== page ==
Make it stop, she wanted to scream. But she could find no voice. All she could do was stay curled up, as tightly as she could, praying that it would all end soon. Helpless. She continued to sit, breathing in the bloody odor, as her sniffles led her to hyperventilate. There was nothing she could do, she told herself, though she knew otherwise. Her years of training in the magical arts probably could have done something. Probably could still do something. But in her panic, all her training seemed to leave her. She was just that little girl, that little girl that just wanted to be at home, that little girl that was too scared to even conjure a fireball, that little girl that still dreamed that fairies danced through balls, that little girl that thought that all humans were kind beings.

Suddenly all went silent. Still, she dare not move. Surely the man had a purpose here. Why else would anyone leave so many dead? Surely, he would come down here, and inspect the area. Surely…

“You!” an unfamiliar voice called. “You, there. Girl, in the orange and lilac. You’re not dead are you?”

She dare not look up. In her panic, she couldn’t even discern whether the voice belonged to a male or female. The man wasn’t alone. Someone else drove in that chopper. Even if this wasn’t the man with the gun, maybe it was the chopper driver, or someone else he brought along. She wasn’t budging. Even if they planned to take her life too, she didn’t want to face them. She didn’t want to see who they were. She couldn’t.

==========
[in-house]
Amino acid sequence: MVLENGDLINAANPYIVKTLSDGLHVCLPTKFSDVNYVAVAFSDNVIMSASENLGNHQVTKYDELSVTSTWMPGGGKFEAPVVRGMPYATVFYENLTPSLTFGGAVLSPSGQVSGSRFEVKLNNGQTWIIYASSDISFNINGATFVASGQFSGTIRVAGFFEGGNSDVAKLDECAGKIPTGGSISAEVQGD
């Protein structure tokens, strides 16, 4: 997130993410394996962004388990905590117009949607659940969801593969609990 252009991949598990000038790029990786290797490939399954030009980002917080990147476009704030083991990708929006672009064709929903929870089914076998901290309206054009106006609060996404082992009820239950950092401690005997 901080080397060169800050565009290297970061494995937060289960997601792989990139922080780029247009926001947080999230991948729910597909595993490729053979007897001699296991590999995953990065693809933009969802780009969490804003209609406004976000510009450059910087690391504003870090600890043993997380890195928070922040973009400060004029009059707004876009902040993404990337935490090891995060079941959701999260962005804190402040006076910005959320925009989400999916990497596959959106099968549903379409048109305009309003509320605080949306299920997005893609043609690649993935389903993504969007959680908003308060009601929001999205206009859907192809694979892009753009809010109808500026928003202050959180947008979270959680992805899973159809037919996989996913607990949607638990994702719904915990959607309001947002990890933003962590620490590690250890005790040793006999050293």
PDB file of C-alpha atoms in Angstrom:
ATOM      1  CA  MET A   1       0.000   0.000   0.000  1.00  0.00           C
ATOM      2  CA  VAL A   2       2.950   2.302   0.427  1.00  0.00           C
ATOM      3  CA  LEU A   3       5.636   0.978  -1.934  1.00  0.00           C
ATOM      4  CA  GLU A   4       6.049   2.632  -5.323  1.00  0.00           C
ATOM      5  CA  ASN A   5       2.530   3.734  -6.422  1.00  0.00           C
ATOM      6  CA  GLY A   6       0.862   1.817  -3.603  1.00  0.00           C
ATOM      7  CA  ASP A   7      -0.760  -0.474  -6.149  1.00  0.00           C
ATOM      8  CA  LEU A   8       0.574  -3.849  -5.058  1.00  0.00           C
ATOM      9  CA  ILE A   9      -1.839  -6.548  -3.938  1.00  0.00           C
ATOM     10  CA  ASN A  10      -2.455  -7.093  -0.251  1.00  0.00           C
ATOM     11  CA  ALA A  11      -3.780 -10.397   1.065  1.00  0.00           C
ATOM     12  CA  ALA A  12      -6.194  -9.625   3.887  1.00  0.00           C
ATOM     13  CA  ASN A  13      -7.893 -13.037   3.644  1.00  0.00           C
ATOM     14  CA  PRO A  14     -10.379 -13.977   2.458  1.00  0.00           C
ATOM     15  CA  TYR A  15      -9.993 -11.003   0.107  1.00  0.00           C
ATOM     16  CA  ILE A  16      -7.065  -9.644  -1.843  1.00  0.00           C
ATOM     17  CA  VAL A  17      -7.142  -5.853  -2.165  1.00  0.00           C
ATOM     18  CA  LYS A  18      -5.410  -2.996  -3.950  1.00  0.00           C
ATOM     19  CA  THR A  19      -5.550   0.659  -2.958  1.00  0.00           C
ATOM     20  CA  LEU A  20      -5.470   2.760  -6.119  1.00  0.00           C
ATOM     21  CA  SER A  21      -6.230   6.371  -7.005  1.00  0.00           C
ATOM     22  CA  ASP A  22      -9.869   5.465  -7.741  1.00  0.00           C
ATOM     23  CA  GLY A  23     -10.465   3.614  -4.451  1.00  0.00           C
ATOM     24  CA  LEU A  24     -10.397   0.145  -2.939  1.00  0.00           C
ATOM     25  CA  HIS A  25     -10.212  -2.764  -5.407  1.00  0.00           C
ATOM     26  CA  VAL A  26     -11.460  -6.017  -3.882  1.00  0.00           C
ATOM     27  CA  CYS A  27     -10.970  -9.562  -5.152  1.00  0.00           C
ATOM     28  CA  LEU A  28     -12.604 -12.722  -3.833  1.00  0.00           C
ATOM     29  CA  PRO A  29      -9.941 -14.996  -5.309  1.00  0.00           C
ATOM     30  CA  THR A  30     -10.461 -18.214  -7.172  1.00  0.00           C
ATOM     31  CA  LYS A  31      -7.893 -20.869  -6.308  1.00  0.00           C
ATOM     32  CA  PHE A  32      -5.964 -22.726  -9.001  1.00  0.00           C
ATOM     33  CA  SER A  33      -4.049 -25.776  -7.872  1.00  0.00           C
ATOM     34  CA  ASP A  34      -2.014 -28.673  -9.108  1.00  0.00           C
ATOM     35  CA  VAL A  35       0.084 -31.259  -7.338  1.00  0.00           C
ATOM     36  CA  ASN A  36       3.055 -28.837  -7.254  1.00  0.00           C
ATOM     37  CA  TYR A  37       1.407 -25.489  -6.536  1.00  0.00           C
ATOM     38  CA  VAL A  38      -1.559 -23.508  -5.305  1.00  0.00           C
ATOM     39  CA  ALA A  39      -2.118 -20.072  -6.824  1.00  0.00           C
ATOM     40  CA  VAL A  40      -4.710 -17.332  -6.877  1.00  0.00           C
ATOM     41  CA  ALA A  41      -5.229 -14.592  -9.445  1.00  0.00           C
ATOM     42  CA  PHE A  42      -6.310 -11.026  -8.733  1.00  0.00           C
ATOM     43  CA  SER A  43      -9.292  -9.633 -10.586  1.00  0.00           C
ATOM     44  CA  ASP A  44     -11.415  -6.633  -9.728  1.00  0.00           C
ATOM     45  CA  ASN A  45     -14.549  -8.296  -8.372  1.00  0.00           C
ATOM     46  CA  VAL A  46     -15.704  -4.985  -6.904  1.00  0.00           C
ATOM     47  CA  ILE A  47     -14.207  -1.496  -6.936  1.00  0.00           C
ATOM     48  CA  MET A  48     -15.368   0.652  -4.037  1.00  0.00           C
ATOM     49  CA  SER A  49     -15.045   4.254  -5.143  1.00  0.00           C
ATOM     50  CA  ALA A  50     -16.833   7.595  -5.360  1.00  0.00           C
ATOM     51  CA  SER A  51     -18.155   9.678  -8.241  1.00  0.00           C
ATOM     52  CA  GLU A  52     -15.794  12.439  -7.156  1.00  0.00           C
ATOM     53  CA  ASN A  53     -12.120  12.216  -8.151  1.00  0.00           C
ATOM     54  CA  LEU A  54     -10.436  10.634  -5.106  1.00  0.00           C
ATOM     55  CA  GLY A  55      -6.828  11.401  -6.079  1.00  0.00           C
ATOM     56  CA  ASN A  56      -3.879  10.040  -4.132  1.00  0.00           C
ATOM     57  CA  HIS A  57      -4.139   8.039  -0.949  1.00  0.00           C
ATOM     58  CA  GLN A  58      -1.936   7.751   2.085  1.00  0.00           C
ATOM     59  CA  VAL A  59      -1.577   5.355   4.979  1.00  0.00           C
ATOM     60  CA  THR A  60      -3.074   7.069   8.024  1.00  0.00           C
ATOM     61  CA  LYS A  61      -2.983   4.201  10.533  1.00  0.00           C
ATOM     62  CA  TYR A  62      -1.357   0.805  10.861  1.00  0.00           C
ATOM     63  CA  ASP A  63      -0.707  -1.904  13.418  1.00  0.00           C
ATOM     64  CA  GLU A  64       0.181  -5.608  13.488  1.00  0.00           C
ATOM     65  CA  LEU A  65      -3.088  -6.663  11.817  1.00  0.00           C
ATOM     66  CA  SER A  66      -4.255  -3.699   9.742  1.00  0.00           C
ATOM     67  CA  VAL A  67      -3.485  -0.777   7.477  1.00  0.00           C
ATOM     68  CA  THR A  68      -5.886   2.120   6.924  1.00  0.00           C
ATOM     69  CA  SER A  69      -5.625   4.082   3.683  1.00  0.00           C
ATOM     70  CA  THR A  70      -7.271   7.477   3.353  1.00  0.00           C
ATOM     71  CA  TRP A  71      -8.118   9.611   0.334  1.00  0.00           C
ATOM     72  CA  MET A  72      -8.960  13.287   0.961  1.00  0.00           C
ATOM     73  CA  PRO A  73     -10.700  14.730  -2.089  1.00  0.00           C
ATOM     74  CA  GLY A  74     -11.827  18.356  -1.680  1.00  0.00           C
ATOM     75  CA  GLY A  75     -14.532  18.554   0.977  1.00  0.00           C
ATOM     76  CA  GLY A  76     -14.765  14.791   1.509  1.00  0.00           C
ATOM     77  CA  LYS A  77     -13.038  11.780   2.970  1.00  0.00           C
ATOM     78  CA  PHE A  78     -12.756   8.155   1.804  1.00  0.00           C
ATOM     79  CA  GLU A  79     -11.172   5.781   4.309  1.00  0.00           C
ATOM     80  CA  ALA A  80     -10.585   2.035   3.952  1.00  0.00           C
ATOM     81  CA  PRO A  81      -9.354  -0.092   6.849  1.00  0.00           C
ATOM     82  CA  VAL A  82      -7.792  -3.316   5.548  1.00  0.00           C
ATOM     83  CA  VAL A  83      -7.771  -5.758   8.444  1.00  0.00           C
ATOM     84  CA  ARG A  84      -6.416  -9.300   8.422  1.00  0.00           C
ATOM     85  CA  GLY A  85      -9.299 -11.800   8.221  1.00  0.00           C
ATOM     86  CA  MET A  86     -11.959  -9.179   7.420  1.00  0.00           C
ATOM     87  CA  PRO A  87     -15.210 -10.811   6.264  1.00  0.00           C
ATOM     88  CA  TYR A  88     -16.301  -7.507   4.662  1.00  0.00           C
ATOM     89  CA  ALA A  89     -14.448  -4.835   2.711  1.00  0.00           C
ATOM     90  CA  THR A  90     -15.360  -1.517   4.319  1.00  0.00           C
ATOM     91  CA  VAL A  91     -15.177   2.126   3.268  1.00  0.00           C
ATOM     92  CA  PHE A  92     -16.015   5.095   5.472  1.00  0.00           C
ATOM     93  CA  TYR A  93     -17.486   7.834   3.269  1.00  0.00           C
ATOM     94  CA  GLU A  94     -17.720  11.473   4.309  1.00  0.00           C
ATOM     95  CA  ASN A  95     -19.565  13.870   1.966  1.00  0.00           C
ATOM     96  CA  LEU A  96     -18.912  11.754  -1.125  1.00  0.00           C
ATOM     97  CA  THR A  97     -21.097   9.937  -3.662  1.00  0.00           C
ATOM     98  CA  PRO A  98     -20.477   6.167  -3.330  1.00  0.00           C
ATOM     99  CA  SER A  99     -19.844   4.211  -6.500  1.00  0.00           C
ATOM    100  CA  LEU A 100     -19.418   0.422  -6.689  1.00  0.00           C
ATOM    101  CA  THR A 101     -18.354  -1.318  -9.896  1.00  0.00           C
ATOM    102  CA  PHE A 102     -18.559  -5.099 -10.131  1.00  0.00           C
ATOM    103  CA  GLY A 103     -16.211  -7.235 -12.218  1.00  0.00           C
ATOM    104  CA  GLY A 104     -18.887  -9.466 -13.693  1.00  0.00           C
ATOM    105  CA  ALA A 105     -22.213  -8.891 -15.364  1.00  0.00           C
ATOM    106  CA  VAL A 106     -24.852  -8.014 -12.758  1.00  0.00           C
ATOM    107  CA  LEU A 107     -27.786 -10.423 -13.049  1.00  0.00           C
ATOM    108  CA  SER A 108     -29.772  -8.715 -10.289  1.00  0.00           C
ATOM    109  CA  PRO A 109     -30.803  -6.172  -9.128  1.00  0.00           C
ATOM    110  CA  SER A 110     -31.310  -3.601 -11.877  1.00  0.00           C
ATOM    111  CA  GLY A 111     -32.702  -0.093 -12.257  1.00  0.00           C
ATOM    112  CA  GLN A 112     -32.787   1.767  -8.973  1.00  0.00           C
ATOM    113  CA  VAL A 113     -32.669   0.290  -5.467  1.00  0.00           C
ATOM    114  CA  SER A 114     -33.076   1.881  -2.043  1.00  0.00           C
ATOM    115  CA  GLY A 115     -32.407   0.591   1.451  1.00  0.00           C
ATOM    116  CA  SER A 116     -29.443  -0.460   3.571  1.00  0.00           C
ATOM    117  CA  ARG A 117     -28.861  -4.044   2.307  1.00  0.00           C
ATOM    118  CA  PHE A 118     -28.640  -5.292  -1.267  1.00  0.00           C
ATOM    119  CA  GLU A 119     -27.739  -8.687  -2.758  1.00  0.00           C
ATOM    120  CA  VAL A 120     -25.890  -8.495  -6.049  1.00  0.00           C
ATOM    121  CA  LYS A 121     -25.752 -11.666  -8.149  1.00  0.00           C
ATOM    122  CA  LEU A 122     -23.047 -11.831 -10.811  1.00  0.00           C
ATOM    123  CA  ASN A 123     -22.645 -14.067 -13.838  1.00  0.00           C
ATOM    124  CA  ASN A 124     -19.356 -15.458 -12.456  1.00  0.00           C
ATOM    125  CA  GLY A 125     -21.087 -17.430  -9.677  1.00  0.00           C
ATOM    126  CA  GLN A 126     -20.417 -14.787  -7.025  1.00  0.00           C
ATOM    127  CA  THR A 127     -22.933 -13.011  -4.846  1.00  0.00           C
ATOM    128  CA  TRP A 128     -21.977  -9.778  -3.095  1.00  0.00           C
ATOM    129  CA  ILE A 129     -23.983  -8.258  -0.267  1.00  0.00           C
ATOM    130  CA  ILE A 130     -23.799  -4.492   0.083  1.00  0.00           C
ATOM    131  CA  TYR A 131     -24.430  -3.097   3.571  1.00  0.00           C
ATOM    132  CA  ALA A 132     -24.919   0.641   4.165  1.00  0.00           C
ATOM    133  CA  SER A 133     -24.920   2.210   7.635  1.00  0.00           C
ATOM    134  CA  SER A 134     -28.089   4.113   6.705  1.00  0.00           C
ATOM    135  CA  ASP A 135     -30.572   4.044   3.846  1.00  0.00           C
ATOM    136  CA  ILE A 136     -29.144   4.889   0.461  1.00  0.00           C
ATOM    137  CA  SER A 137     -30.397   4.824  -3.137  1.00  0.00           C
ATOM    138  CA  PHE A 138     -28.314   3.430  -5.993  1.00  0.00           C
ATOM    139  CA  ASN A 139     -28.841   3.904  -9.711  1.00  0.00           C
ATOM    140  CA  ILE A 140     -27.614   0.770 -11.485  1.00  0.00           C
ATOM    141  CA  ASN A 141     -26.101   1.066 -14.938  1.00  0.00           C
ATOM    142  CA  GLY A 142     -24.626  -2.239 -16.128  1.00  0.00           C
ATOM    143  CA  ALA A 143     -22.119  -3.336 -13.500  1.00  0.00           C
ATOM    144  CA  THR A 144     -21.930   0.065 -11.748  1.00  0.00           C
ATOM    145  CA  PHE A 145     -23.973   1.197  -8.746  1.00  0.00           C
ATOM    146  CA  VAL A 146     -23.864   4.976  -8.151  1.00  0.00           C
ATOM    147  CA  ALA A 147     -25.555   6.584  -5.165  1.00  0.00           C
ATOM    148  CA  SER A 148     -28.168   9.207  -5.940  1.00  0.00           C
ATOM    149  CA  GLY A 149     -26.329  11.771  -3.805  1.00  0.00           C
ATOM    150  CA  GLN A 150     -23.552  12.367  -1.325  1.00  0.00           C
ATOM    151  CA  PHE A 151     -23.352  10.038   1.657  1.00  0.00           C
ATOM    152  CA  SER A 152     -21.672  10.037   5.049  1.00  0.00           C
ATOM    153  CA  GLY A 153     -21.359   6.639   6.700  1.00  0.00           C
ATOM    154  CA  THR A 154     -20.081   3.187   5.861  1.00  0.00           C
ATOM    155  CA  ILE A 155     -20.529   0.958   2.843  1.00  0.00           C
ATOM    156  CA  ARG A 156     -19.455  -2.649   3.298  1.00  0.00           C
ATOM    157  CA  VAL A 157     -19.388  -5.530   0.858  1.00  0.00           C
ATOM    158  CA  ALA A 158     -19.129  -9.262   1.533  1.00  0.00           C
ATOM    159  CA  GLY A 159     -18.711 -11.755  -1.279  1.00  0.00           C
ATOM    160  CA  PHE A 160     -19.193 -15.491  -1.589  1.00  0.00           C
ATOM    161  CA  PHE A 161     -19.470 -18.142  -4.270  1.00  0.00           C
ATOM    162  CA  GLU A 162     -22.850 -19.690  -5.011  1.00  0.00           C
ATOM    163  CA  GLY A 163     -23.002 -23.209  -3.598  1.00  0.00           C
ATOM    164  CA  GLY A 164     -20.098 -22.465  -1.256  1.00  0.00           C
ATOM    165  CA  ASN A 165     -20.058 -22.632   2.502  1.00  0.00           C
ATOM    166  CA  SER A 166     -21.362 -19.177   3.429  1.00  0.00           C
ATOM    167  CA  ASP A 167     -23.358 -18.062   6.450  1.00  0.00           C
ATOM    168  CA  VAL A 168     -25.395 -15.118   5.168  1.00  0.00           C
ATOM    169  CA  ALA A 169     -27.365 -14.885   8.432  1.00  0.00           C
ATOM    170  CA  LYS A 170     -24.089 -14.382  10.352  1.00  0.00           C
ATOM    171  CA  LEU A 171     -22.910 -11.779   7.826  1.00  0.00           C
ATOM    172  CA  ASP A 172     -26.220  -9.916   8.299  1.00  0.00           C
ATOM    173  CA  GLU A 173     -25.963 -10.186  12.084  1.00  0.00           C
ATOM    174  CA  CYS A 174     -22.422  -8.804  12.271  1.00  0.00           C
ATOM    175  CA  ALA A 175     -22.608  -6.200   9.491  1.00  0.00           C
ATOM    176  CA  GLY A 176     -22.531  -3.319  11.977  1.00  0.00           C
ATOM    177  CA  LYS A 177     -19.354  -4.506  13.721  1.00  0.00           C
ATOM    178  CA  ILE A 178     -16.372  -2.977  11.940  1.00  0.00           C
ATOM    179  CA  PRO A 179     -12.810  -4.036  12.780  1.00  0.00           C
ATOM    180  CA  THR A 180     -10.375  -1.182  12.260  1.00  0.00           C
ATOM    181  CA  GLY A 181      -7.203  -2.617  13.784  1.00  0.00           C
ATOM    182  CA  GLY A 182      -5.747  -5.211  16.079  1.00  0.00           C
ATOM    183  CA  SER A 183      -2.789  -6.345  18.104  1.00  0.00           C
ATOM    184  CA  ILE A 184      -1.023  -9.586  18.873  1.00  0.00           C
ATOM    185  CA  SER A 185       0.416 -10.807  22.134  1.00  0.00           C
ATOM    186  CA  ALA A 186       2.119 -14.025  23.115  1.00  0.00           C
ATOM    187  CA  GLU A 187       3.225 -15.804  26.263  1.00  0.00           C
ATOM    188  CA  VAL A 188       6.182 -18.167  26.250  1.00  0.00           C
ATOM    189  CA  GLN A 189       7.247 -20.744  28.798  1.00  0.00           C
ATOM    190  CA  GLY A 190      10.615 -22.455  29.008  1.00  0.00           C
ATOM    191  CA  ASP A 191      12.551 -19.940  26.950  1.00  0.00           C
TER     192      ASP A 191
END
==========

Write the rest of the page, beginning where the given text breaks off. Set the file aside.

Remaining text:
“Please!” the voice pleaded. “He’s gone. Please help me.”

She forced her stiff neck to look up. Her body, seemingly resisting her every movement. It was a woman, crushed beneath several corpses. Suddenly, she became aware that not everyone was dead, as she originally assumed. Some people still groaned. Others still stirred. Perhaps, she realized, there was still hope. Perhaps, one step at a time, she could save them. With renewed vigor, she walked toward the woman.